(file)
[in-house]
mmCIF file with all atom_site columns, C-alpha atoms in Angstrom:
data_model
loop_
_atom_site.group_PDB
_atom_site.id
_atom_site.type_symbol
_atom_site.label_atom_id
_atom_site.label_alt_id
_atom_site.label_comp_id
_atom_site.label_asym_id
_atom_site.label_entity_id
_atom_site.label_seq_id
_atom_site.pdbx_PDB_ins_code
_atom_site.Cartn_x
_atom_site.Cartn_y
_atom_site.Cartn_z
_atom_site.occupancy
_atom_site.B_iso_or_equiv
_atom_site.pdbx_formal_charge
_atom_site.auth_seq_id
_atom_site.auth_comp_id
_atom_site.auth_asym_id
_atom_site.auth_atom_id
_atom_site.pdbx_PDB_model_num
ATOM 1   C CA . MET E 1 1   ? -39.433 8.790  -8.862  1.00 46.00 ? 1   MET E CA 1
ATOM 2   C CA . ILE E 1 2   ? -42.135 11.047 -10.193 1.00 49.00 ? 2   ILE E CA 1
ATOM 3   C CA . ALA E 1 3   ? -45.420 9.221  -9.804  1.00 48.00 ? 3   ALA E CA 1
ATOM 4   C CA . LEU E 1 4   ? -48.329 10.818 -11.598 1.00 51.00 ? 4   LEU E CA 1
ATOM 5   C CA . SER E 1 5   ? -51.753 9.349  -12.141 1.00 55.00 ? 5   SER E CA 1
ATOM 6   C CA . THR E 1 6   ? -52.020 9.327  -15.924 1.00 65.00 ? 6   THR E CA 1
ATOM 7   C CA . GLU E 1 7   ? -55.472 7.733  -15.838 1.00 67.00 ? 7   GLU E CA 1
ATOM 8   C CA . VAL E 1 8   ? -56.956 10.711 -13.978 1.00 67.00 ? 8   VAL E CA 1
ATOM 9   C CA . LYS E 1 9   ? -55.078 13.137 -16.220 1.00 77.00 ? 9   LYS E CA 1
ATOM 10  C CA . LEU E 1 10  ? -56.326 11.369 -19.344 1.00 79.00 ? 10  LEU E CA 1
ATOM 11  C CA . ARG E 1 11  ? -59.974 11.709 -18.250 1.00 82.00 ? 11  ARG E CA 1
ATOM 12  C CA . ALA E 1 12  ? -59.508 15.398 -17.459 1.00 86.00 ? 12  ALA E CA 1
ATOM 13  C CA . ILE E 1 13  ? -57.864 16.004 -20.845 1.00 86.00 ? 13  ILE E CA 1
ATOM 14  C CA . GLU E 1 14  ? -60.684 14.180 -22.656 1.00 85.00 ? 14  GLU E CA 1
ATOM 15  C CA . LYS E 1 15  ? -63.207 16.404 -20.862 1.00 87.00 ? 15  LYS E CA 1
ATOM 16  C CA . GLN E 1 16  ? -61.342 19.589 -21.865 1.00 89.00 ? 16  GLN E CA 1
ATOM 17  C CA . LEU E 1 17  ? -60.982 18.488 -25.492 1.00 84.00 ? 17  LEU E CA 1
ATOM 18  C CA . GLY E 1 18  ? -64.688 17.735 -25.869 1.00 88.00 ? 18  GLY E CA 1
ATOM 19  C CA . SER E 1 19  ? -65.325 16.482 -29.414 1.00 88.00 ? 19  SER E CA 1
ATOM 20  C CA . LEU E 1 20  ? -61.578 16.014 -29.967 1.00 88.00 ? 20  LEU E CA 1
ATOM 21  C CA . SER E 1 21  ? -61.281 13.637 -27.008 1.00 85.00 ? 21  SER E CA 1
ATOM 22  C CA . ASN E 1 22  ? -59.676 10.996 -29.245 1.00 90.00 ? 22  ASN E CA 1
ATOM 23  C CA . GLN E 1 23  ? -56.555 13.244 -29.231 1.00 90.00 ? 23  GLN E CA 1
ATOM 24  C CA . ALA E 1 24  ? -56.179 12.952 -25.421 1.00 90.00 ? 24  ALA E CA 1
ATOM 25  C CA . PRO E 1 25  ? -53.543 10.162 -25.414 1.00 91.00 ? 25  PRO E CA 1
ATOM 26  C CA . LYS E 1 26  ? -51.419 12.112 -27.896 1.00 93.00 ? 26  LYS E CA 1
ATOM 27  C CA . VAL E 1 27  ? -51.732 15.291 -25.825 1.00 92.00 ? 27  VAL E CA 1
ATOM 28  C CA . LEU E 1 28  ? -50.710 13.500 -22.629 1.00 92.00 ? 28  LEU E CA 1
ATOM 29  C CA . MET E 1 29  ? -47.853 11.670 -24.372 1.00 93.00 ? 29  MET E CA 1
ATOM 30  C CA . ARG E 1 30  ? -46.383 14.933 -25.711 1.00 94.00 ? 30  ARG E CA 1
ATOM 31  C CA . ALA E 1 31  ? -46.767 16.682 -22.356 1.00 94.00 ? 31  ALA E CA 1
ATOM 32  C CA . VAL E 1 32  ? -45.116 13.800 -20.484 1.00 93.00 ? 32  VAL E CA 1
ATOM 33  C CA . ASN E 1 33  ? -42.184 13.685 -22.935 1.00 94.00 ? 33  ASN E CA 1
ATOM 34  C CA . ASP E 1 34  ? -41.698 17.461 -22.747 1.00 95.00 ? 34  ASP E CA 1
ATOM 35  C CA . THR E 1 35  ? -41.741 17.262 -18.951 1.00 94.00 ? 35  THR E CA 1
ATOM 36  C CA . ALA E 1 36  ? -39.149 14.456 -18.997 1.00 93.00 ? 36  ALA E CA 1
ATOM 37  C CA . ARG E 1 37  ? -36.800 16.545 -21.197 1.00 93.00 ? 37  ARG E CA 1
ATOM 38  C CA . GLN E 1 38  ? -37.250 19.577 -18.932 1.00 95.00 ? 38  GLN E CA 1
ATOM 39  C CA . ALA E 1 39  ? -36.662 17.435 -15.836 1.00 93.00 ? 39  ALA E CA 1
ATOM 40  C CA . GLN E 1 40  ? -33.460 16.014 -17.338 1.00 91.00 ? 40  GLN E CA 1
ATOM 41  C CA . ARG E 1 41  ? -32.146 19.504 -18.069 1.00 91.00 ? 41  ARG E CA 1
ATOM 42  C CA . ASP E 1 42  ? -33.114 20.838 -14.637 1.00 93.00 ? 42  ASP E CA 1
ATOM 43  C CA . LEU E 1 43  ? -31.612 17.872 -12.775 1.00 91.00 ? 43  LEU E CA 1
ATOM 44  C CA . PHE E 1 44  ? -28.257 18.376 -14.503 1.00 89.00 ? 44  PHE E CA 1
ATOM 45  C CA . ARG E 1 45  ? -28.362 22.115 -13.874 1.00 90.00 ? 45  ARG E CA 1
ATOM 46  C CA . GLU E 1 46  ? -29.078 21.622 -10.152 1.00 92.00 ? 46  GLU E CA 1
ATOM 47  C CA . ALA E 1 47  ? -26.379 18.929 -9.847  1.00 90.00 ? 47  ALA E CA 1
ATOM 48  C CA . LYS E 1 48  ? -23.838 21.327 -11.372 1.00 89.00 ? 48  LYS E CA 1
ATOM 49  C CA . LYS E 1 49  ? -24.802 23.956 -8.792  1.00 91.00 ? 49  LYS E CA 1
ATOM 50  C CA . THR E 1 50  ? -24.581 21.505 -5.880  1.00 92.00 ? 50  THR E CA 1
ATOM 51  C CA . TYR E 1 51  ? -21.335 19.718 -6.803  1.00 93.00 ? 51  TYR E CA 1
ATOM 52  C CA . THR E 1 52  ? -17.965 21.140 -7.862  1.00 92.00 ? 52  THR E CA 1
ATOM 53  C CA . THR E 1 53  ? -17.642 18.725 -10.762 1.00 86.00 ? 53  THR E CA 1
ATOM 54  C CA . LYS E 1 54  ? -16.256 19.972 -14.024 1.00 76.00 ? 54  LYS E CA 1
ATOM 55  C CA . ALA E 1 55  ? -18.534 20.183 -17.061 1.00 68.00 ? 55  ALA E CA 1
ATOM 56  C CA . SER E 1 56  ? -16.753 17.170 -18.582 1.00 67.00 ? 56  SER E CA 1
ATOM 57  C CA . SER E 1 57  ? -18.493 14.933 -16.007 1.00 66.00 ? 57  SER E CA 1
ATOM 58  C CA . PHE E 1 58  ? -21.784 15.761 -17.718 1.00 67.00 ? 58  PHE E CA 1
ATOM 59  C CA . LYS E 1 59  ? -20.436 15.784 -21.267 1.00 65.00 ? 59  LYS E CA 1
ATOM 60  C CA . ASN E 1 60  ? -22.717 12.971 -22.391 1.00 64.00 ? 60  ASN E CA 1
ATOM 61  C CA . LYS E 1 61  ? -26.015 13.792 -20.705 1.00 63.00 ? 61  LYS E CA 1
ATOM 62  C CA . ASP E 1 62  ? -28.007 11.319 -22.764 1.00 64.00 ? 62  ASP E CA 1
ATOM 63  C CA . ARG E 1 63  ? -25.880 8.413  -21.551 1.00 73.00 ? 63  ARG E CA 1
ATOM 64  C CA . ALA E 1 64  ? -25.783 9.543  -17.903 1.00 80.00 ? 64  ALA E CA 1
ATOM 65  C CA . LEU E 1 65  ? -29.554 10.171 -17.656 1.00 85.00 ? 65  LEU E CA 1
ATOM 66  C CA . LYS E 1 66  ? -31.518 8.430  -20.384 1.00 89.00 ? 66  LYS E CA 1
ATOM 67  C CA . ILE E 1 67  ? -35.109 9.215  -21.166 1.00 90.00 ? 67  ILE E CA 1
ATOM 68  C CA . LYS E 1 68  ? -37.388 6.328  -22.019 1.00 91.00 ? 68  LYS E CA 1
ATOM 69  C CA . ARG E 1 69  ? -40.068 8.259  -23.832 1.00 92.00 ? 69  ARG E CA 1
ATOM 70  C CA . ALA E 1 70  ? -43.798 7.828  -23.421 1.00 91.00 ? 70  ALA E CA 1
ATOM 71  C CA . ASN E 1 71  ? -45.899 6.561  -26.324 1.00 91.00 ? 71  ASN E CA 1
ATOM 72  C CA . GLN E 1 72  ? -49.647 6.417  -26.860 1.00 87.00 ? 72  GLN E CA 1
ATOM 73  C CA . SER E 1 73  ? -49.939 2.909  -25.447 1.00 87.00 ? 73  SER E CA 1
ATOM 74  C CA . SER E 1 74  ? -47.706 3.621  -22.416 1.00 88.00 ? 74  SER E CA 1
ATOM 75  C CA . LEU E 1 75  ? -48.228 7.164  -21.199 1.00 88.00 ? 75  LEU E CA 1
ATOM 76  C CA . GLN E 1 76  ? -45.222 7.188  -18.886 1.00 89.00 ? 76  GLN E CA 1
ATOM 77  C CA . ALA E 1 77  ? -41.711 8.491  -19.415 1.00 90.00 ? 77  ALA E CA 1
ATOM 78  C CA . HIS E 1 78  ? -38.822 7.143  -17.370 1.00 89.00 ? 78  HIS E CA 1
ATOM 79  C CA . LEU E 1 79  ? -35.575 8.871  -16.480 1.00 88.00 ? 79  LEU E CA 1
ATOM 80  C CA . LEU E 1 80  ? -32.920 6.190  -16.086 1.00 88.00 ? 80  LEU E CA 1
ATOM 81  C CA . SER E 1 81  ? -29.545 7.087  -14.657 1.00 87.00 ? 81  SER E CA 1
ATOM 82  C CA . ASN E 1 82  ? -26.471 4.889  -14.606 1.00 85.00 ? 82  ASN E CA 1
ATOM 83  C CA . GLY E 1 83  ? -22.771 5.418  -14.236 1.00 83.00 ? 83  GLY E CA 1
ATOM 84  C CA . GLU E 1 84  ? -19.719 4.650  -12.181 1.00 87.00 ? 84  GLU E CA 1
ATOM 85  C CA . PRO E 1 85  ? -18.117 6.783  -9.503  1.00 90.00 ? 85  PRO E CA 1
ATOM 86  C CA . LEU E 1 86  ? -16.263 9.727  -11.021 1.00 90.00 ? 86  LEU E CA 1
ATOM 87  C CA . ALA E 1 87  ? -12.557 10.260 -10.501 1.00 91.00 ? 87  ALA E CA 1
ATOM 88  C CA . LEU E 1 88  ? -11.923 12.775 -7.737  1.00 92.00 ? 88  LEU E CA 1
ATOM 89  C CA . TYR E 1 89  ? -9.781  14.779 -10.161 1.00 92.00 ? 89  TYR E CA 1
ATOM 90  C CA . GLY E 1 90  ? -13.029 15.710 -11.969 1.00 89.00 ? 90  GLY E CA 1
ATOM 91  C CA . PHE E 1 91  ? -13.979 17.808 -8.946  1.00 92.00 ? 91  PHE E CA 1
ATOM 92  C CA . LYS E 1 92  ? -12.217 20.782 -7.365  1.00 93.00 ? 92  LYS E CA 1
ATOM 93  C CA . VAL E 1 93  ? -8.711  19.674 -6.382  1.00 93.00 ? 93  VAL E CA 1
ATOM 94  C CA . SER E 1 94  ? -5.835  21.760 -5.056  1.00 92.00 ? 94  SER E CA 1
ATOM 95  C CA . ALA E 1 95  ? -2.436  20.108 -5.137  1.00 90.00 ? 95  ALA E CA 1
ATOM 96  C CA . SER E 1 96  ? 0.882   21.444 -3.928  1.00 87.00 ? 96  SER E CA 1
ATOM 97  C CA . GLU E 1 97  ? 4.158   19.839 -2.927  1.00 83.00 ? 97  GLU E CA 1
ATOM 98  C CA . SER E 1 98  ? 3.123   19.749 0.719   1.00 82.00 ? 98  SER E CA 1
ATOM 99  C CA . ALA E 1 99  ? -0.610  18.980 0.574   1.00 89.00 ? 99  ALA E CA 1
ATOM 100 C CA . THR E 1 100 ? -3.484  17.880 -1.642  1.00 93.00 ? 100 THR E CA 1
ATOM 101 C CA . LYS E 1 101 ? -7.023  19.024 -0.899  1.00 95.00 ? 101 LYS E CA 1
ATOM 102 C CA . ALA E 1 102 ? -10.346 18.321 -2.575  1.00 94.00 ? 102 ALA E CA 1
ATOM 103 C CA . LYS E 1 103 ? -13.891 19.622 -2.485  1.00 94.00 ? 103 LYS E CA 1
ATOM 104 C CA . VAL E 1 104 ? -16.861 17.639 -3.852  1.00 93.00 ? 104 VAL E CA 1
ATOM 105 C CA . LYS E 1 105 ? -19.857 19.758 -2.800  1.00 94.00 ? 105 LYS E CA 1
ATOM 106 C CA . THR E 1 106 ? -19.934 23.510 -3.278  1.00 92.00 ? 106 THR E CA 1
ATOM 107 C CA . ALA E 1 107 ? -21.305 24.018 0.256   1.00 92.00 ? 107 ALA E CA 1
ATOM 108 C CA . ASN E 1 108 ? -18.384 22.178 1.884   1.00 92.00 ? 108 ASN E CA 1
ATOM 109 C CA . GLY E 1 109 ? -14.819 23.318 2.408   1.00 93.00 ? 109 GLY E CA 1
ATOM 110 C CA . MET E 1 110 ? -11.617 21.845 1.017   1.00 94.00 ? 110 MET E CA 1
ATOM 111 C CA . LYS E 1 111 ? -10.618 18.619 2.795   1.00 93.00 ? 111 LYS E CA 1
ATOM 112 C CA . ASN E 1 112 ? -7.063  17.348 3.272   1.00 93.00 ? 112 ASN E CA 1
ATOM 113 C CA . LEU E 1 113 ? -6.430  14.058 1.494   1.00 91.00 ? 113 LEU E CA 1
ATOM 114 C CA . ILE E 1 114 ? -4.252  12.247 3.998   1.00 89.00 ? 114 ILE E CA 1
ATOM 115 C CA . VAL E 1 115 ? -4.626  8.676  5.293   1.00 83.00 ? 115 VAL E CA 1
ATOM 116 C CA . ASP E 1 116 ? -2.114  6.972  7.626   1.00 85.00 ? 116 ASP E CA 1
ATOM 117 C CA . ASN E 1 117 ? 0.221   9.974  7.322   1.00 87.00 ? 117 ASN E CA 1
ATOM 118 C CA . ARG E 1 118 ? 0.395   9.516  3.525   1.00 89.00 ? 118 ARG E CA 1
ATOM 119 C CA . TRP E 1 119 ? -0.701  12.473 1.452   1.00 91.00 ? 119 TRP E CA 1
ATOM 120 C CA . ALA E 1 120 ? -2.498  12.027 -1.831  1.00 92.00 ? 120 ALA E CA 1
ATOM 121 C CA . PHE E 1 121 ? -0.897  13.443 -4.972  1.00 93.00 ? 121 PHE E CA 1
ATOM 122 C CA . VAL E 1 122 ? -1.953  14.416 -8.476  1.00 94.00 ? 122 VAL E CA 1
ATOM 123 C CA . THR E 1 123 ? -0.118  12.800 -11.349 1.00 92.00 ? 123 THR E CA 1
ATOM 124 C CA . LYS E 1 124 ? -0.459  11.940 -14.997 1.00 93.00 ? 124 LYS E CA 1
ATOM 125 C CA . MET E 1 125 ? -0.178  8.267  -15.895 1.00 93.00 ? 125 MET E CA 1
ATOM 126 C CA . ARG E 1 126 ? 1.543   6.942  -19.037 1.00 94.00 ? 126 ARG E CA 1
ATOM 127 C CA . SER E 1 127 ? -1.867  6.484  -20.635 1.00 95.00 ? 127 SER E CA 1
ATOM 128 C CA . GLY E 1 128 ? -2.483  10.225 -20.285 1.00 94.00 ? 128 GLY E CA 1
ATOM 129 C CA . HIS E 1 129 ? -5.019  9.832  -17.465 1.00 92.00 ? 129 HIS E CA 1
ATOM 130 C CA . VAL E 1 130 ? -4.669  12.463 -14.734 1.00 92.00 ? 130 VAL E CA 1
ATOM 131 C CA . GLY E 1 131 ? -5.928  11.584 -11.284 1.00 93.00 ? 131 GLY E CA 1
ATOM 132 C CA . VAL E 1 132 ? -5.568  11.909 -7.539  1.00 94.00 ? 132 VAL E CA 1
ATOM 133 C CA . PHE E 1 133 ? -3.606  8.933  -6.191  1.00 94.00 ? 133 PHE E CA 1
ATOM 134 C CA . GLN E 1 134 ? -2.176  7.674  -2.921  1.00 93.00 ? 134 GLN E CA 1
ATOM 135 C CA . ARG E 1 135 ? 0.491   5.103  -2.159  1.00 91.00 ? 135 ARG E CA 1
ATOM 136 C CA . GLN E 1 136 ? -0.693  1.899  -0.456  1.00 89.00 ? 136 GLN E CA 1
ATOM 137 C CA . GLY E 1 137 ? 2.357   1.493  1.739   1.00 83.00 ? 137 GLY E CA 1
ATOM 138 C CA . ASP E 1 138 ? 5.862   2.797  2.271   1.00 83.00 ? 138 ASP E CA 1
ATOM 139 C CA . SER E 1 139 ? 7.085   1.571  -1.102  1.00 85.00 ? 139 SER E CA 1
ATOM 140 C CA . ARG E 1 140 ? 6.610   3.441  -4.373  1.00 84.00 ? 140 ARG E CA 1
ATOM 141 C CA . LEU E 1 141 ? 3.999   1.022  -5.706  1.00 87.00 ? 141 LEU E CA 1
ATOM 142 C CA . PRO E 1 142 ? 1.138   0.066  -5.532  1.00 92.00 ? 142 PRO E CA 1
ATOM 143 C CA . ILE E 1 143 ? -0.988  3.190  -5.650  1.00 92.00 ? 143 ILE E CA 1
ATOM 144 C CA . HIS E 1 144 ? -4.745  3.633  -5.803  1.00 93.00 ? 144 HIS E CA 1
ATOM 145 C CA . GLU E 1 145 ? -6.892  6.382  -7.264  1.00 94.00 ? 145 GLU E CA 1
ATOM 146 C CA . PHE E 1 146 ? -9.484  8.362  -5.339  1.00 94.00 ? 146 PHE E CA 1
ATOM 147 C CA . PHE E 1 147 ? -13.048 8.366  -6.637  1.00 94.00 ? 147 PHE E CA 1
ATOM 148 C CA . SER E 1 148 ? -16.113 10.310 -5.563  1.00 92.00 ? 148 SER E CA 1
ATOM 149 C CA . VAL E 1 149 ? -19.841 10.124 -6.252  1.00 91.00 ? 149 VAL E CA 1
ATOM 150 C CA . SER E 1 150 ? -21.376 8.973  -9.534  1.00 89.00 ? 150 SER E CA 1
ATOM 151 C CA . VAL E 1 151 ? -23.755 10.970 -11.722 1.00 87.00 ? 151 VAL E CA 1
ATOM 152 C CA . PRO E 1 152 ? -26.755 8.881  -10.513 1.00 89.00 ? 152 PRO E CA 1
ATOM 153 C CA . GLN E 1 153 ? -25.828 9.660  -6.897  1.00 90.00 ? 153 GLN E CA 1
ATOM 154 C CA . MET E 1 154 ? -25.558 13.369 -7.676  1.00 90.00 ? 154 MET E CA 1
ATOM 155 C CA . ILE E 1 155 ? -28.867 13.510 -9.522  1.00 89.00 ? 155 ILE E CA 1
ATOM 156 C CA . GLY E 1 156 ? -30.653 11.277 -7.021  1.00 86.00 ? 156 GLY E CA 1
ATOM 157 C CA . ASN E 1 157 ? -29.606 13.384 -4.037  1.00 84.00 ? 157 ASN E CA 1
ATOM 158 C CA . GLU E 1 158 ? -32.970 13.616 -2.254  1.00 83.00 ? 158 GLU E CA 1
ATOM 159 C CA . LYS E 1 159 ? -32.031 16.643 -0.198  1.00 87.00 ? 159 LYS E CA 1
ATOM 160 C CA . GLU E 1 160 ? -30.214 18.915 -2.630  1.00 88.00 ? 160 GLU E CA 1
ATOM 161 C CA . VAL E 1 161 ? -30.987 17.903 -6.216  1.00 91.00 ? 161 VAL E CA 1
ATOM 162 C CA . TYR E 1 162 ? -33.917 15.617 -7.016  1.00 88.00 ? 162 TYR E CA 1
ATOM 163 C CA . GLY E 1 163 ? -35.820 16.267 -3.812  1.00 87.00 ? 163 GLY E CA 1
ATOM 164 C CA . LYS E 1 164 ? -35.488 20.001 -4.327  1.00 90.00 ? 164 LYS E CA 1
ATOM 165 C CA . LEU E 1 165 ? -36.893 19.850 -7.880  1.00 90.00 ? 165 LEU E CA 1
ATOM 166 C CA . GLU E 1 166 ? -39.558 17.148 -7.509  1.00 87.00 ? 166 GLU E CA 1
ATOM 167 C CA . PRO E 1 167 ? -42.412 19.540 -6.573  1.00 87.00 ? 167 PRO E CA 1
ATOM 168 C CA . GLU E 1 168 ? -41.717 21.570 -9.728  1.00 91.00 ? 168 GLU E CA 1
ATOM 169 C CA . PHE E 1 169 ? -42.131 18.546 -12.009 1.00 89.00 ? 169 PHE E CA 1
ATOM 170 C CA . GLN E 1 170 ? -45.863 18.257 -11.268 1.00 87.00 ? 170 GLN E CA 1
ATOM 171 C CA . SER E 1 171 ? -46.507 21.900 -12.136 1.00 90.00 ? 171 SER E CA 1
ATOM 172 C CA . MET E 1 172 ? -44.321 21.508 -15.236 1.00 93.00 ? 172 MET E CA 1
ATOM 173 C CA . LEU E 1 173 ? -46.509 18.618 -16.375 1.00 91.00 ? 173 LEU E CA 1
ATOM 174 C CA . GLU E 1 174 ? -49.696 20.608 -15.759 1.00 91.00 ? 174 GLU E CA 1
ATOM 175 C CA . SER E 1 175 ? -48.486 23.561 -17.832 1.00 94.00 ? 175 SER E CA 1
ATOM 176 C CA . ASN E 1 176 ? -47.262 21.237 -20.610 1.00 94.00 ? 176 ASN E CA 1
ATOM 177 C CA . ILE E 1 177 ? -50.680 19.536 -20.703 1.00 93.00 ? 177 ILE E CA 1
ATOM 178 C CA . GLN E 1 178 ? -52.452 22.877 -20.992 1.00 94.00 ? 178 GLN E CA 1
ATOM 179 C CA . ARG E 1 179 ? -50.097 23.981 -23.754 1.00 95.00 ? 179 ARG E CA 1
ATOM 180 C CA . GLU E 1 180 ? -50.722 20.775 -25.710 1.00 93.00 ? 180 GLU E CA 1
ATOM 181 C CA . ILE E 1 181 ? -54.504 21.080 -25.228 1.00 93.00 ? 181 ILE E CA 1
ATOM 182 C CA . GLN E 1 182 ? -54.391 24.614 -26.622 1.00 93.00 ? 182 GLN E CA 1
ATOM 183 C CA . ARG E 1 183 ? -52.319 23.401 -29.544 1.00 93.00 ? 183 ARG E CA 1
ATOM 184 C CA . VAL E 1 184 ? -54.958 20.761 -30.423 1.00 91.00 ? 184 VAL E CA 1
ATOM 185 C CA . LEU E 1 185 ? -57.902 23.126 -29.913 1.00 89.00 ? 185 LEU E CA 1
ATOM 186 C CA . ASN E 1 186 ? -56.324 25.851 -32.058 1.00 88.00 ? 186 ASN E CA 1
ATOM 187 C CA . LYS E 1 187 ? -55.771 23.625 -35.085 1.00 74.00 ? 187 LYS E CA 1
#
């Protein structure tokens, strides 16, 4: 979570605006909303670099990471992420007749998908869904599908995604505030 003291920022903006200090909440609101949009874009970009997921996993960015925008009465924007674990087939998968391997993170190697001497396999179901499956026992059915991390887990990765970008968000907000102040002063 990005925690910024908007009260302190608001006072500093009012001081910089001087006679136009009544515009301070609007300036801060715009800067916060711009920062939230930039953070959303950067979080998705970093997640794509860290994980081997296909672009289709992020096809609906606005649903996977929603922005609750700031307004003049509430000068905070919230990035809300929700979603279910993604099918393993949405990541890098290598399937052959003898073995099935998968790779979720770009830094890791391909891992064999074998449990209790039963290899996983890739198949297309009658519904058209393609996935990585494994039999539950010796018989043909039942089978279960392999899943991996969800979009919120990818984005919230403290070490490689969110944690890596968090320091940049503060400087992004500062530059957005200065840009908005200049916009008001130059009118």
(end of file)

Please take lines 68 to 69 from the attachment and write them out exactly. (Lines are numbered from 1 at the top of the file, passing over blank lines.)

ATOM 43  C CA . LEU E 1 43  ? -31.612 17.872 -12.775 1.00 91.00 ? 43  LEU E CA 1
ATOM 44  C CA . PHE E 1 44  ? -28.257 18.376 -14.503 1.00 89.00 ? 44  PHE E CA 1